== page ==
Women in Congo forced to pay for Ebola vaccine with sex – reports

Women in Congo forced to pay for Ebola vaccine with sex – reports
Women in the Democratic Republic of the Congo seeking an experimental vaccine against the second-largest-ever Ebola epidemic are being sexually exploited, according to reports swirling around a pioneering WHO vaccination program.

Participants in an Ebola vaccine study and aid workers alike have raised alarms that women are being asked for "sexual favors" in exchange for the vaccine and other "Ebola-related services," part of a rising tide of gender-based violence that has paralleled the epidemic, according to research presented at a national task force meeting in Beni and reported by the Guardian.

"This region of DRC has a long history of sexual violence and exploitation of women and girls. Though shocking, this is an issue that could have been anticipated," said Trina Helderman, a senior health and nutrition adviser at aid NGO Medair, calling out "humanitarian actors" for failing to institute more comprehensive safety measures to protect women and girls. Women are being blamed for failing to prevent the spread of Ebola, according to research by the International Rescue Committee.

The Congolese Health Ministry put out a public call for residents to report anyone offering treatment or vaccination in exchange for money and acknowledged that there were rumors women working on the Ebola response had received their jobs in exchange for sexual favors, urging those seeking such jobs to only meet with recruiters with official badges – but they did not address the sex-for-vaccine rumors in the Thursday announcement.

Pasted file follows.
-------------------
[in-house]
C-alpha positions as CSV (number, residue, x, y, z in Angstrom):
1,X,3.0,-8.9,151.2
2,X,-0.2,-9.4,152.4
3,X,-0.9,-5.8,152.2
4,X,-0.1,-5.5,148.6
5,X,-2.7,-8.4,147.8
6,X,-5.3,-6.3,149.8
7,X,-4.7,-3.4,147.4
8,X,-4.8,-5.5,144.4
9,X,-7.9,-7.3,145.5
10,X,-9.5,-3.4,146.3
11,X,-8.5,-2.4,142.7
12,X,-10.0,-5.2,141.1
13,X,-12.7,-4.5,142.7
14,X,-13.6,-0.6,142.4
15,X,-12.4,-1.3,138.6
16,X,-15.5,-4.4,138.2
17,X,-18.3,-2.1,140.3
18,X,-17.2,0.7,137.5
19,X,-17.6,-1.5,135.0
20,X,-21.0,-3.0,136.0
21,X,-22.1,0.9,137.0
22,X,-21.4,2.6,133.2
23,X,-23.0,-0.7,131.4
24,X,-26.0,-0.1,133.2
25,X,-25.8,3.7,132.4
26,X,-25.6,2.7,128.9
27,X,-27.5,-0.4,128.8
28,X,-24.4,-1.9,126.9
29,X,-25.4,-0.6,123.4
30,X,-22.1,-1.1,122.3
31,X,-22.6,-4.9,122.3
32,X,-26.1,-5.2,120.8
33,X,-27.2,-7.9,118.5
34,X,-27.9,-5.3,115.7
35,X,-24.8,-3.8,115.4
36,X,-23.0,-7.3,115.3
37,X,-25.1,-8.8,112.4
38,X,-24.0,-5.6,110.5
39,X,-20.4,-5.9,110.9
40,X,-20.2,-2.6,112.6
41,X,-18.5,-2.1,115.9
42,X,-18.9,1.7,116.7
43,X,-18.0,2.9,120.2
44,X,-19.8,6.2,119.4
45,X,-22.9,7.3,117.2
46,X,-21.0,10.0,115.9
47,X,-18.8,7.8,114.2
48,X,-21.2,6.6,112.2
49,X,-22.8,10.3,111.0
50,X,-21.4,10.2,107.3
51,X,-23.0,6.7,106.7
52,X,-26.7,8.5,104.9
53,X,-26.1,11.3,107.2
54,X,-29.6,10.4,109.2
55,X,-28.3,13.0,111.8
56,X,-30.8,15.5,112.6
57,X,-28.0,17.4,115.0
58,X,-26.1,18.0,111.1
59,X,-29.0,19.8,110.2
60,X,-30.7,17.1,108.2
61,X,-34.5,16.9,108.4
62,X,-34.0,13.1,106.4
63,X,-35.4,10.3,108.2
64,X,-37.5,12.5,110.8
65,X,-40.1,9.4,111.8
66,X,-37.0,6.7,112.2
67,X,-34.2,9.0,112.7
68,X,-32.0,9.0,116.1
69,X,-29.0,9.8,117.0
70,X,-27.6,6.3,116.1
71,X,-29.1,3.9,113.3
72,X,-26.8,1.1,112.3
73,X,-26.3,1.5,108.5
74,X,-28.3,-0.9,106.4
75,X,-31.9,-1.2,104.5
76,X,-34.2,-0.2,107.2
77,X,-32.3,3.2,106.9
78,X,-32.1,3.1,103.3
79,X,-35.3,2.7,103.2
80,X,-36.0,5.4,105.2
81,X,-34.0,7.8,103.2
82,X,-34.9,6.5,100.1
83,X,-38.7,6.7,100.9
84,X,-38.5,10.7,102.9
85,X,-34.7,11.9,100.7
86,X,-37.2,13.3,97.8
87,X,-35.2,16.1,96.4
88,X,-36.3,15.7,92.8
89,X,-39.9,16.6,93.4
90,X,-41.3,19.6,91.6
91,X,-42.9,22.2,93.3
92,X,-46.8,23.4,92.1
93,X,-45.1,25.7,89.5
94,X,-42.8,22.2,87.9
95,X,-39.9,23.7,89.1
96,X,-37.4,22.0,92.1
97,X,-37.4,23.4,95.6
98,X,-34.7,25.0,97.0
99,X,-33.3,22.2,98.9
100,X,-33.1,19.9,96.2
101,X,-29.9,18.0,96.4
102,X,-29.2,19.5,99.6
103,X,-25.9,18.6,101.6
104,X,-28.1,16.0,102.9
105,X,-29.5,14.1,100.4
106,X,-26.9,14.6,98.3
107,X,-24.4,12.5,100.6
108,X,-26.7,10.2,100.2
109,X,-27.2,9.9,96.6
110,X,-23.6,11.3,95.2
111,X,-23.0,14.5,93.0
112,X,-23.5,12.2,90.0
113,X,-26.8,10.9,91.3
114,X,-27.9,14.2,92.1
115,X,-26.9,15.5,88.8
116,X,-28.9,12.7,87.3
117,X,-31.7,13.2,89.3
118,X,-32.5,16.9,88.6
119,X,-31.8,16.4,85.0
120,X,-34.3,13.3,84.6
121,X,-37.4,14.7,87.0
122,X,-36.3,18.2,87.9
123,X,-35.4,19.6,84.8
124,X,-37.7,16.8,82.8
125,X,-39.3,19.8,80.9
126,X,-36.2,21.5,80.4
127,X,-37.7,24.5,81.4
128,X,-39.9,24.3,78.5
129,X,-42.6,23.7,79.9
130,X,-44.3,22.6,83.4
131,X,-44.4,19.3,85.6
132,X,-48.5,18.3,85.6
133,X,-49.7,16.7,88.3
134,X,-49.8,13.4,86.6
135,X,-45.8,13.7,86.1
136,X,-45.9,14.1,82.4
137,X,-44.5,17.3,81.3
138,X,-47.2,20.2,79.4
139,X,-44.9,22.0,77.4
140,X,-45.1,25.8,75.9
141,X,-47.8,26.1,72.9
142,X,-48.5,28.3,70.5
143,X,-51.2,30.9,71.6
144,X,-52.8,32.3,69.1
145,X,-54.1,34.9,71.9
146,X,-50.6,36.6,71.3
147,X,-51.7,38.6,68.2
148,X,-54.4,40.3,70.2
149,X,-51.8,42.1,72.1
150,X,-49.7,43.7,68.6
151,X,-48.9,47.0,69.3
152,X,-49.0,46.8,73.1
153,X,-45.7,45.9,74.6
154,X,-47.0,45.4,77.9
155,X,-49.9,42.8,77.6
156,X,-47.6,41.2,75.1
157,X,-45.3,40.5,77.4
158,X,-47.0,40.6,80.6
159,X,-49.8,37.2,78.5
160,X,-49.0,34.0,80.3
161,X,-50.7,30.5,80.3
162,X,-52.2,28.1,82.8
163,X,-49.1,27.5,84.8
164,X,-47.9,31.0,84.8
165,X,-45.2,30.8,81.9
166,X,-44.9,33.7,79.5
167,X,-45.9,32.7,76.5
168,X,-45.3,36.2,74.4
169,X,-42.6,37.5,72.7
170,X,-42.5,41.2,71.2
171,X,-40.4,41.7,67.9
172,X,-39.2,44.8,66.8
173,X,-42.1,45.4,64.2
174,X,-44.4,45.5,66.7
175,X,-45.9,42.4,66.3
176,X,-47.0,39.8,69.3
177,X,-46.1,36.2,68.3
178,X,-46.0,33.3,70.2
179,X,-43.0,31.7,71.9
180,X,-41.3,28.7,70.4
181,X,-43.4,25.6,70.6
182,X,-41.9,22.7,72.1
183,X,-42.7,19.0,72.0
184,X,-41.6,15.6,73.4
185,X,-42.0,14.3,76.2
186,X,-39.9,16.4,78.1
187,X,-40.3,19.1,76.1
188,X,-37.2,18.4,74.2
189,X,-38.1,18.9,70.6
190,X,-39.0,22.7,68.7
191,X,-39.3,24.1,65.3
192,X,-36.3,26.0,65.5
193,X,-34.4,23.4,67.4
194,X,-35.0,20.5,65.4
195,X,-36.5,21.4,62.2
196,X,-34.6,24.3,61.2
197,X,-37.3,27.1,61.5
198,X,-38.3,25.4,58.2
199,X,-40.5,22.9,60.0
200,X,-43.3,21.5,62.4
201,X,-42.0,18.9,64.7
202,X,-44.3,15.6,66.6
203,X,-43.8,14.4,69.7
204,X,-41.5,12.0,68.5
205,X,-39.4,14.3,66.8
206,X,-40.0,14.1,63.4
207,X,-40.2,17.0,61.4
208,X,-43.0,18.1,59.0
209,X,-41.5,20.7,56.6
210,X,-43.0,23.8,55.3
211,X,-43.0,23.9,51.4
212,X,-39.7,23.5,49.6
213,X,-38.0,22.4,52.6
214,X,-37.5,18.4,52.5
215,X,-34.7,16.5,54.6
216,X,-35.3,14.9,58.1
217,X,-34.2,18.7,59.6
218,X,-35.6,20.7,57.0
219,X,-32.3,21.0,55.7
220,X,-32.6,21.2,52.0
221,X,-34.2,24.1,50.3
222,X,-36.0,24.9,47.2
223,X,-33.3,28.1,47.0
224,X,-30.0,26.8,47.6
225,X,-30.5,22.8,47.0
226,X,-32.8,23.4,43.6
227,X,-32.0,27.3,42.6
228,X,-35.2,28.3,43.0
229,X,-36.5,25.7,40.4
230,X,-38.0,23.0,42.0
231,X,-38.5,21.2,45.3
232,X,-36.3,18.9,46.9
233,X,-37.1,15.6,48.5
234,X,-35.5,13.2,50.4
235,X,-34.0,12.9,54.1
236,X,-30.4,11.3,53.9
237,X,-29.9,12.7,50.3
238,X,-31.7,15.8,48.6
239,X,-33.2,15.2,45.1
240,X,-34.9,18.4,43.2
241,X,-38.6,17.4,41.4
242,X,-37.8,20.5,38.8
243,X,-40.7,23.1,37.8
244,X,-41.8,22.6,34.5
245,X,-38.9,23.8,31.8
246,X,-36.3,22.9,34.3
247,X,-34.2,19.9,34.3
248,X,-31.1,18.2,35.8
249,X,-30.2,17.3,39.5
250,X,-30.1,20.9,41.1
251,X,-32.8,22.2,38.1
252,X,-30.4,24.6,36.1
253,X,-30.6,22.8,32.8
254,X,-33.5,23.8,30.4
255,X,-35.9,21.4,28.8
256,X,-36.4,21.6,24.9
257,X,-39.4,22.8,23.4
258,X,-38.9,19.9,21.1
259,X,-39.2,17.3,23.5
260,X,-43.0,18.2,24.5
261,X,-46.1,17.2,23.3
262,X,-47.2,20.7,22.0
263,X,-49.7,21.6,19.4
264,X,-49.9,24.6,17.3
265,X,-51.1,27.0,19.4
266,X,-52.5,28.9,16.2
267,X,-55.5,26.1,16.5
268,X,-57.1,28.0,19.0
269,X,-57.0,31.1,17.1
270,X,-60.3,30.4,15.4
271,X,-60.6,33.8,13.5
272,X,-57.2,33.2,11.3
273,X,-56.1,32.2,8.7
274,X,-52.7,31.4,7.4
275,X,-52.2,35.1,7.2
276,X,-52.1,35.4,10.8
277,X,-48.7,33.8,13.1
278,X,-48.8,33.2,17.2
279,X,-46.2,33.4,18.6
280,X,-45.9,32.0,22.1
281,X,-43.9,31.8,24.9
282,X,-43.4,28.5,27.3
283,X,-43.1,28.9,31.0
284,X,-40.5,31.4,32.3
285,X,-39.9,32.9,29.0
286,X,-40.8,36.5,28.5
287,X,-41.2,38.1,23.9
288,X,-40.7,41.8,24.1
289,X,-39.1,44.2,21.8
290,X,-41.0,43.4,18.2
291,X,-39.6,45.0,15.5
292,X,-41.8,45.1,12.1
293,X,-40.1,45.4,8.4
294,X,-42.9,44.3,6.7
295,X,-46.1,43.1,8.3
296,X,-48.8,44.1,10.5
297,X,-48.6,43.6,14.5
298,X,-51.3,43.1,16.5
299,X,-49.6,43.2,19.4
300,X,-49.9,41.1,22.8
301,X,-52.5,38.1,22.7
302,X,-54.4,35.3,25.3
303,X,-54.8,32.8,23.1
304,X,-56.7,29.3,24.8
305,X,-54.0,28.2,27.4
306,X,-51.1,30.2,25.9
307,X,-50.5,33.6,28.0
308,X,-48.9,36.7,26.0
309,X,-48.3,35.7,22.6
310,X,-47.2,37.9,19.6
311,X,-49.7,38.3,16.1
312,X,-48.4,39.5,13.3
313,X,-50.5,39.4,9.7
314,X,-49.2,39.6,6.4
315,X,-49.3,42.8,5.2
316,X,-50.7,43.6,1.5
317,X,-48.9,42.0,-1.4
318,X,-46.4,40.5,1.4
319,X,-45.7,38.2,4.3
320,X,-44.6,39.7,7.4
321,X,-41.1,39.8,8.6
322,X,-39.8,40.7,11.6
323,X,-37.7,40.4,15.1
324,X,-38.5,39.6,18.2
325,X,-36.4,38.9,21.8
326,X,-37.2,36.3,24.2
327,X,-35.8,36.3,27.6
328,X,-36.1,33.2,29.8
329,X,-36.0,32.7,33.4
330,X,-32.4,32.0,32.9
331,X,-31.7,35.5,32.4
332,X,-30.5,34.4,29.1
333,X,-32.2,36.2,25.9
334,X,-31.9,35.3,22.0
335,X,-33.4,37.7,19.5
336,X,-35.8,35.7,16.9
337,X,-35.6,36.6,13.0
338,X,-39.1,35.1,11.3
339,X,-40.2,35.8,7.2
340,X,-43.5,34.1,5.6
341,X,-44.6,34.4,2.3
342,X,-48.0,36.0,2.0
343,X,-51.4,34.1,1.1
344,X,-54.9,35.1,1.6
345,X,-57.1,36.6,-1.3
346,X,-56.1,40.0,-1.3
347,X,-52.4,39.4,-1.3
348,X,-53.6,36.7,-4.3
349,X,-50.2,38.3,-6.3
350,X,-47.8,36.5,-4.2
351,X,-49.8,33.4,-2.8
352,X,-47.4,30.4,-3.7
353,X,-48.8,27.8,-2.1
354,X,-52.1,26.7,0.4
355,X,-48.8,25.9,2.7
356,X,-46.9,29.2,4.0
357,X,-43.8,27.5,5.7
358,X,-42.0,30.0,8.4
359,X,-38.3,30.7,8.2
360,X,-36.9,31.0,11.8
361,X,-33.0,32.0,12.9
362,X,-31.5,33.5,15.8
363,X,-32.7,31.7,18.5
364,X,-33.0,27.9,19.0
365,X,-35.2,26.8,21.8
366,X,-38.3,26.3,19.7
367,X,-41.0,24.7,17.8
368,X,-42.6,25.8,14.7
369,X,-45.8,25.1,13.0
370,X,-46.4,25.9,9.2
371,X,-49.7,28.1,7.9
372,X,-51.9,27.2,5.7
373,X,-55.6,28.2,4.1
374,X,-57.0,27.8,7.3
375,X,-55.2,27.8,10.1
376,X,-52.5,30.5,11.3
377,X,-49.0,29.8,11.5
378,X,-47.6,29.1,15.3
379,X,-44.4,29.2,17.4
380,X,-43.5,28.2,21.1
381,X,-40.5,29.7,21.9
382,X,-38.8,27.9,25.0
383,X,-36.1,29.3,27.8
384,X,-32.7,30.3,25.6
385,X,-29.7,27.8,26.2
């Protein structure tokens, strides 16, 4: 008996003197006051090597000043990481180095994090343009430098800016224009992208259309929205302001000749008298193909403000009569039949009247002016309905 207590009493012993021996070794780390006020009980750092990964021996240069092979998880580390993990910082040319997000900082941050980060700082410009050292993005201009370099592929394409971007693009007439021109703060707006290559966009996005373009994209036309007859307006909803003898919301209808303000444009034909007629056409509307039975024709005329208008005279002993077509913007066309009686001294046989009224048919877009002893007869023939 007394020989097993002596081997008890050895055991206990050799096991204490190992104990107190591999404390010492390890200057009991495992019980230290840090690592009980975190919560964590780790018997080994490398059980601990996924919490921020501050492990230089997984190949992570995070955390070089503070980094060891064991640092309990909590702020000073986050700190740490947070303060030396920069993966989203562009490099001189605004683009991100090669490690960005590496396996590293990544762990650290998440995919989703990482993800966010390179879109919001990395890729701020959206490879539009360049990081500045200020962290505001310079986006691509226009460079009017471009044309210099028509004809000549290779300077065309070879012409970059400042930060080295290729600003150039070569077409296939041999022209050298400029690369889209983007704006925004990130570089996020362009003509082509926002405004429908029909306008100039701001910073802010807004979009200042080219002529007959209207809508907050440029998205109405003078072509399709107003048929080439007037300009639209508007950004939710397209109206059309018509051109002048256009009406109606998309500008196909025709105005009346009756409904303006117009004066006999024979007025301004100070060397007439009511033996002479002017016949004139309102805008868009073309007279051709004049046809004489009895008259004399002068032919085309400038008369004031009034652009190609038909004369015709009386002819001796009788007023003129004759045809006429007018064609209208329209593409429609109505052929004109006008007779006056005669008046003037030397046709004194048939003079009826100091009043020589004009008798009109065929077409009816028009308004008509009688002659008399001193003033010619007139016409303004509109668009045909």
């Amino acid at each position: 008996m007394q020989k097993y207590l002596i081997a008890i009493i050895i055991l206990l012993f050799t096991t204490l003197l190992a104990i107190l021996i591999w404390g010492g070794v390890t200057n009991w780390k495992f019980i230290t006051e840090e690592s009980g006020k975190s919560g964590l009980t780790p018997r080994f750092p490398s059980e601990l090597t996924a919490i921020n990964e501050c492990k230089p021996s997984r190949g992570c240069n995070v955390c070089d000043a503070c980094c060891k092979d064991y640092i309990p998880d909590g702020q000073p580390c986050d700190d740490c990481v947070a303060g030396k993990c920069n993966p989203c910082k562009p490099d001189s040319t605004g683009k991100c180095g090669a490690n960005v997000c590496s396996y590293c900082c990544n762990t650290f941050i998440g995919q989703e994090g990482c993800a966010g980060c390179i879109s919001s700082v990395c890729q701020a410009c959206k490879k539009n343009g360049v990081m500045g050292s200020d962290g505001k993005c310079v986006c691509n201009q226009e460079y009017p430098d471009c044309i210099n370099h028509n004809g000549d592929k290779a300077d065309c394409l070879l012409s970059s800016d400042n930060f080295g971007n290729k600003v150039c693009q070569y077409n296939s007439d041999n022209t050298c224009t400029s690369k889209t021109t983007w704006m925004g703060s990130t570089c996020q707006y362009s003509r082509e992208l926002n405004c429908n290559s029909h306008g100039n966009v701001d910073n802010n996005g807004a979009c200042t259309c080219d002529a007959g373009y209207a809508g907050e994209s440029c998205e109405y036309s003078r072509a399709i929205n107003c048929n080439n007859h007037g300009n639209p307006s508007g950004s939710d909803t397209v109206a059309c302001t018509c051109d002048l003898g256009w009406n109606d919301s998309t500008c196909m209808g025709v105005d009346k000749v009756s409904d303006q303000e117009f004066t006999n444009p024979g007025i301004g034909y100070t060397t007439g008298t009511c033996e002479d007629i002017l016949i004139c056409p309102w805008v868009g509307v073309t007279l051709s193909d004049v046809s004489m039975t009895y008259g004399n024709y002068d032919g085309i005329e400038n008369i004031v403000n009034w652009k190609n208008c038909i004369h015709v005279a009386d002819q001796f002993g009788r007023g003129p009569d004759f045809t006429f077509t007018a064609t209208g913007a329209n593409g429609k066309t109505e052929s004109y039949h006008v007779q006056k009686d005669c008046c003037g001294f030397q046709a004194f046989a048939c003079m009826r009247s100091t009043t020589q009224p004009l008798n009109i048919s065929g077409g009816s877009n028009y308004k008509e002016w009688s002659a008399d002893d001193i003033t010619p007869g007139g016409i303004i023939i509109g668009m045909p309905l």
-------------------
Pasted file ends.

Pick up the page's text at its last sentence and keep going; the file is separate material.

The WHO is being urged to issue a global alert regarding the six-month outbreak, which has infected 811 people and killed 510 since August. It is the largest outbreak since the 2014-2015 epidemic, which killed over 11,000, and governments – including the US – have withdrawn diplomatic personnel out of fear for their safety.

While they call the Ebola vaccine "highly, highly efficacious," the WHO acknowledged there is a "very high risk" of the virus spreading to Uganda, Rwanda, and South Sudan and the route of transmission is "unclear" in an alarming 80 percent of cases. In a paper published in the Lancet, experts list outside factors – political instability, conflict, and heavy regional and cross-border migration – that may exacerbate the epidemic. While over 66,000 doses of the vaccine have been administered since August, the process of doling them out – called "ring vaccination" because it targets the first and second-degree contacts of infected people to form a "ring" around the infection – only works if transmission passes along predictable routes.

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Mistrust of authorities has compounded the difficulty of responding to the outbreak, according to aid workers, though they acknowledge the risk of exploitation is a "grave concern."

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